This first installment of a special two-part story from MyFord magazine goes behind the scenes to see how the 2012 Ford Focus was designed.
As the first in a wave of truly global vehicles to come out of the brand-defining One Ford philosophy of Ford President and CEO Alan Mulally, the next-generation Focus contains universal characteristics – from the curve of the roof down to the tension in the accelerator – known as the Ford Global DNA. This is a car designed to appeal to drivers on all continents.
“An iPod is an iPod whether it’s in Europe or the U.S.,” says KC Dallia, Focus North America consumer marketing manager. “The new Focus will be instantly recognizable to everyone around the globe.”
Rather than having teams in North America, Europe and Asia develop continent-specific designs as in the past, three years ago Ford congregated all its Focus designers at the vehicle center in Merkenich, Germany. Their task was to create a modern-looking, technology-packed vehicle that is comfortable to sit in, convenient and, naturally, fun to drive. The 2012 Focus is all that and more.
Its striking body represents “kinetic design,” which captures the look of energy in motion.
“The proportions of this car really make it stand out,” says Stefan Lamm, director, Exterior Design, Ford of Europe, who headed the body design team. “It’s quite low without sacrificing the passenger compartment, and that reinforces the fun-to-drive aspect.”
The stakes for this project were considerable: The 2012 Focus will account for approximately 2 million vehicles in the next two years. “We expect this to be the biggest-selling nameplate in the world,” says Martin Smith, executive design director, Ford of Europe. “There was no pressure, of course,” he adds with a smile.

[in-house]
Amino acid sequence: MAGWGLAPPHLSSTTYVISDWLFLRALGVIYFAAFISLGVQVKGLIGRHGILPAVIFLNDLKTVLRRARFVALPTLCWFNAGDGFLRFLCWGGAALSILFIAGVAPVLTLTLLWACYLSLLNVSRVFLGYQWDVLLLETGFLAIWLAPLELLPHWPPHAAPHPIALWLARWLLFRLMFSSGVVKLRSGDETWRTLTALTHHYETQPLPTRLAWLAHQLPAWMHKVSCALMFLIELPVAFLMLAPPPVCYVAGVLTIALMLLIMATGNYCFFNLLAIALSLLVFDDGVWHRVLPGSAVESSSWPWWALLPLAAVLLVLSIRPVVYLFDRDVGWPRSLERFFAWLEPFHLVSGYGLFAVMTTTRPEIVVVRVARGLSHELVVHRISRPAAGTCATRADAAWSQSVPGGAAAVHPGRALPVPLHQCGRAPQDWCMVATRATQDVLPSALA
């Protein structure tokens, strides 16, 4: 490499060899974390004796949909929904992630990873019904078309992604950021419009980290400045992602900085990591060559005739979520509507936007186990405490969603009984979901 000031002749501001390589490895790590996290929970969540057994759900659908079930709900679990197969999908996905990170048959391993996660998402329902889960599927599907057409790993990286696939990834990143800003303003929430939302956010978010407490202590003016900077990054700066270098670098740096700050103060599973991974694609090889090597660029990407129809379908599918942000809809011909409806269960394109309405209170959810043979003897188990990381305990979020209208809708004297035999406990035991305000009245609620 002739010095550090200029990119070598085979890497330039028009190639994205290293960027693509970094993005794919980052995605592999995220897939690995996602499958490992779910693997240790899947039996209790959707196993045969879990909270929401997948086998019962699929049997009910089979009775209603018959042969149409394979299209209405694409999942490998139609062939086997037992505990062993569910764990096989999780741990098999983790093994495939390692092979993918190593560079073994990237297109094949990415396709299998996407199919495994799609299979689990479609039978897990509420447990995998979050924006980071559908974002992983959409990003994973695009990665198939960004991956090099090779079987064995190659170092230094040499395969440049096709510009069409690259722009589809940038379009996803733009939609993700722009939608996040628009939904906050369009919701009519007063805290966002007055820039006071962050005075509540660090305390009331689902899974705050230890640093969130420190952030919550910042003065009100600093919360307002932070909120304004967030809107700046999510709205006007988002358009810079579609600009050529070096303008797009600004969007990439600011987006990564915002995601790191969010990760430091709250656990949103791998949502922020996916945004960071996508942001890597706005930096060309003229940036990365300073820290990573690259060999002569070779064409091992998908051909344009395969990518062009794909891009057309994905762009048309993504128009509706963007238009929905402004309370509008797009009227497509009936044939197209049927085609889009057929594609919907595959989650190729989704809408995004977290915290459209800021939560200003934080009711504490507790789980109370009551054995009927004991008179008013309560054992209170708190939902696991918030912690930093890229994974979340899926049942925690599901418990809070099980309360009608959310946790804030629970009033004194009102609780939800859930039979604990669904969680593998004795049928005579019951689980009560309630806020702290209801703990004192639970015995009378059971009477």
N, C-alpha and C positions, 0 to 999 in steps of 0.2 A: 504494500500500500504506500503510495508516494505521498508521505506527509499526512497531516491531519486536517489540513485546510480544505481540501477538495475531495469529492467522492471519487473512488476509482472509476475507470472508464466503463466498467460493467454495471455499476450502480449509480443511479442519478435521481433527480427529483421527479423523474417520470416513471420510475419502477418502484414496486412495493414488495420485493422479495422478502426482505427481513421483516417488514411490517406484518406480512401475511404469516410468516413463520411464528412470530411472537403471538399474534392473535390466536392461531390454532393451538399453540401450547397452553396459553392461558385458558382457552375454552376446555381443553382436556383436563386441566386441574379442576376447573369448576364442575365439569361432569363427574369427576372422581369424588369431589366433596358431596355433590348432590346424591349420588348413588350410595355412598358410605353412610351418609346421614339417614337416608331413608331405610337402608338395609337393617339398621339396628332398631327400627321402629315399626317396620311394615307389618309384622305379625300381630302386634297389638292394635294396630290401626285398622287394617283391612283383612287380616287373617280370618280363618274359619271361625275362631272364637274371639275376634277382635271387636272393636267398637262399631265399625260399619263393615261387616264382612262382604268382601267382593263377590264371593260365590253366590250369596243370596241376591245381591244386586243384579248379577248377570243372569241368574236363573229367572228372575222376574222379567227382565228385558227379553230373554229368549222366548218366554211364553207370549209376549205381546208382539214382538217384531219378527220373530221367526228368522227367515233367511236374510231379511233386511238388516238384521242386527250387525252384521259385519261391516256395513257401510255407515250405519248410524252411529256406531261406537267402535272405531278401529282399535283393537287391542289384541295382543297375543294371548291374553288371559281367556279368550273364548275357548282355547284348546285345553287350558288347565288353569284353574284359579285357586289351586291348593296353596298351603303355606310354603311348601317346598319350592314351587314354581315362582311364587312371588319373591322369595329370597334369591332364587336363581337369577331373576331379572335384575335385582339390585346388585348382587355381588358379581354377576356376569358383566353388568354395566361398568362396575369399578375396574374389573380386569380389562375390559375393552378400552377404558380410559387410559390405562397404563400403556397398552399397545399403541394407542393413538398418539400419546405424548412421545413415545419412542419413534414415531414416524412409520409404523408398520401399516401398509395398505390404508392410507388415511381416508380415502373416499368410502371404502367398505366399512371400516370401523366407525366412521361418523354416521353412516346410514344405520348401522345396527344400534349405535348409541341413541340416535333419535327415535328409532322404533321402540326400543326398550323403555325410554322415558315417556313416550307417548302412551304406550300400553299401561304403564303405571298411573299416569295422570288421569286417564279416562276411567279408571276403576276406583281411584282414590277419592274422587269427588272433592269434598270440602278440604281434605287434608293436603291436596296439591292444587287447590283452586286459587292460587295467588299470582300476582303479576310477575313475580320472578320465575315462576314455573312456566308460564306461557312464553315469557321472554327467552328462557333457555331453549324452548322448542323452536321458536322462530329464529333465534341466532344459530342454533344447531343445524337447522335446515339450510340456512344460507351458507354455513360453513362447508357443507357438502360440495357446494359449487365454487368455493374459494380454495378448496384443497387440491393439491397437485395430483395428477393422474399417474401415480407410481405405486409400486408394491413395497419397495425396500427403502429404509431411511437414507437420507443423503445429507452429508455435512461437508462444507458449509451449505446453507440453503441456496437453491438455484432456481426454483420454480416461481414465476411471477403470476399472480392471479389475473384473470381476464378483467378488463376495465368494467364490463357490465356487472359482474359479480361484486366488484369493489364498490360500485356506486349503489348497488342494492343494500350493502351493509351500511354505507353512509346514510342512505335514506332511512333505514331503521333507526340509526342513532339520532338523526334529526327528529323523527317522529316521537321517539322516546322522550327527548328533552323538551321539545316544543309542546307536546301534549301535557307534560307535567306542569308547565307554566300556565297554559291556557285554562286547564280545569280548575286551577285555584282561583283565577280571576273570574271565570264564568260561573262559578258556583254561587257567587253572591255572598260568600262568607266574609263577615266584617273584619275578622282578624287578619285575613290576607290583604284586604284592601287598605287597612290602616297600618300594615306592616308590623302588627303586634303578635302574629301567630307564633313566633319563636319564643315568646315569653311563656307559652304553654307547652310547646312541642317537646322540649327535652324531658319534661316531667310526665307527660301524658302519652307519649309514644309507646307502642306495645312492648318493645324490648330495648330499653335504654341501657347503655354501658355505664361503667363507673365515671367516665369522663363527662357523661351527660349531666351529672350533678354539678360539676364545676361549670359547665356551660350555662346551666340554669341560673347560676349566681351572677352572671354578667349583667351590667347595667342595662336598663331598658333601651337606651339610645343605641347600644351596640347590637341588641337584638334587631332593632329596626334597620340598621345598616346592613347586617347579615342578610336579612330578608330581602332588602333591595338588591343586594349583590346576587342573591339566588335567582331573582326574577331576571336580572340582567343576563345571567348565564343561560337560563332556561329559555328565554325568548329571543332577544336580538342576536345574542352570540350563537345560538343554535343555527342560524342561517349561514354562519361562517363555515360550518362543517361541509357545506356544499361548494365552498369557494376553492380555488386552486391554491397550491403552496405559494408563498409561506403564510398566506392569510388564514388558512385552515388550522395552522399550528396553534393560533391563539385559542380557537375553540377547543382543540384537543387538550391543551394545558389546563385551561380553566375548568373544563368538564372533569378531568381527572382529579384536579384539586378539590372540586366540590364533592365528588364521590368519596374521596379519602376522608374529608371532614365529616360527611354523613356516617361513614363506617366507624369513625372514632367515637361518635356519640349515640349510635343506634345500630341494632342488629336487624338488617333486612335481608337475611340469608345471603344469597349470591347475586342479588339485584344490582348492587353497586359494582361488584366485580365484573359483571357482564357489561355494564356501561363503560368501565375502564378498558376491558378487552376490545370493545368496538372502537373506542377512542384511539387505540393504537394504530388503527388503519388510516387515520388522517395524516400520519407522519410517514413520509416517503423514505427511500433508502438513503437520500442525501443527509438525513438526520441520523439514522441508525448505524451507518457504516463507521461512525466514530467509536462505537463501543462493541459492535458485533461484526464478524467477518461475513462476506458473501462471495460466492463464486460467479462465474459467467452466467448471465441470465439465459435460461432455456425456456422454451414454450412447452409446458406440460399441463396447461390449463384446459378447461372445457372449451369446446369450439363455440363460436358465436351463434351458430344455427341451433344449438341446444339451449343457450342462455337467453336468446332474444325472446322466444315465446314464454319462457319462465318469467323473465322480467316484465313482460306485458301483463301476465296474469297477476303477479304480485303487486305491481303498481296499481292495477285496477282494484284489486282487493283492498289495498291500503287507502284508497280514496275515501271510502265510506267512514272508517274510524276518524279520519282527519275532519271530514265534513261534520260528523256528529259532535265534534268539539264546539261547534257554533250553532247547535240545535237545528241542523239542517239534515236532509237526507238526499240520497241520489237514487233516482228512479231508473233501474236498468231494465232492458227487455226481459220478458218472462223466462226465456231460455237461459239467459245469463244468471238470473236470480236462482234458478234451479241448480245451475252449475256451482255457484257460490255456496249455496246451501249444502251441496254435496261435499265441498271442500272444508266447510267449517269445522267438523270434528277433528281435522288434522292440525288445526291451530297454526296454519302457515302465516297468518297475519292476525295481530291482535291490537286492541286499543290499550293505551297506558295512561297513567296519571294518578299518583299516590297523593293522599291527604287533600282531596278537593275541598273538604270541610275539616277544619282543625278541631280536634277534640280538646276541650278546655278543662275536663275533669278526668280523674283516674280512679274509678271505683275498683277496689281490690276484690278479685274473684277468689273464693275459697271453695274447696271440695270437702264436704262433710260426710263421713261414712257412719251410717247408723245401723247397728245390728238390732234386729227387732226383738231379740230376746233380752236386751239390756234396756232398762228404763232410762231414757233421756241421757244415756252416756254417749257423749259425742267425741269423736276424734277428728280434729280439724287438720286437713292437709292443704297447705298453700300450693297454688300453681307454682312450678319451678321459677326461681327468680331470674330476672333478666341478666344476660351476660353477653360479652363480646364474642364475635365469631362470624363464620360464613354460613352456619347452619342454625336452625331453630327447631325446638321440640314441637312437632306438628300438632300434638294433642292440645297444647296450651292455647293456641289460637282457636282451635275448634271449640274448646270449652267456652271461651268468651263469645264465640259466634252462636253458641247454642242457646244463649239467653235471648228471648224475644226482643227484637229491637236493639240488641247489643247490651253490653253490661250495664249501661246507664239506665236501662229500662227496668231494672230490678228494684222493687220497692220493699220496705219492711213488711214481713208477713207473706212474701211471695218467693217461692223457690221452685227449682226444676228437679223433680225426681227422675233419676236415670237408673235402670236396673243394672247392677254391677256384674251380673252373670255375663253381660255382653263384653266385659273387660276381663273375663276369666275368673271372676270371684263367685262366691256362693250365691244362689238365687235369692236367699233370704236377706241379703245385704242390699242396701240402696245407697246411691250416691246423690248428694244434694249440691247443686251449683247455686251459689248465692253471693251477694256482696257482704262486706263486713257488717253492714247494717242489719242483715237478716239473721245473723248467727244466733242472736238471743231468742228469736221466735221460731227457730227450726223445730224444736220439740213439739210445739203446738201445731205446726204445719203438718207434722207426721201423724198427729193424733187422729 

The car sprang to life nearly three years ago, when designers began making sketches on paper. The sketches were pinned up on the wall, and the design team identified the positive aspects of each one. It was an exercise to create the right proportions for the vehicle.
“We wanted it to be lower, leaner, wider, meaner,” says Smith.
The two-dimensional drawings were refined in Photoshop and then translated into a 3-D rendering to give designers a look at all angles. Lamm’s team then defined the kinetic design elements, such as bold wheel lips, strong shoulders and dynamic side creases
that link the front and rear wheel wells, accentuating the sense of motion.
Based on the 3-D data, full-size models were milled in clay for evaluation. The models were then refined by hand by expert sculptors and finally fitted with Plexiglas® windows and lights to look realistic. Three variations, from aggressively sporty to practical, were shown to groups of compact-car buyers in China, Europe and North America.
While all this sketching and sculpting of the surface was happening, the engineering team was planning the sheetmetal tooling. A digital mock-up was created through computer-aided design (CAD) data, and it provided a visual representation of the so-called hard points of the vehicle, such as where the engine would be mounted and how much headroom there would be.
Using the evolved CAD data, a virtual car was rendered in plain white so the team could do a fine analysis of the sheetmetal surfaces, transitions, lines and body details. This “doughboy” rendering is also used to create computer graphic interface (CGI) materials, from realistic images to full-motion videos.
The interior design team worked very closely with the exterior team and brought kinetic design to the cabin as well.
“Both the instrument panel – which looks like the wings of an airplane – and the center console are driver-oriented,” says Ernst Reim, chief designer, Interior, Ford of Europe, who headed up the project. “Together they create a ‘flow’ around the driver that makes him feel like he’s in the cockpit of a jet plane.”
The cabin of the 2012 Focus was designed similarly to the exterior, with sketches, computer drawings, clay models and more. It is also an example of flowing, kinetic design.
This story first appeared in MyFord magazine. Next month, part II in this look behind the scenes at the creation of the 2012 Ford Focus will be published in MyFord as well as here on theFordStory.com.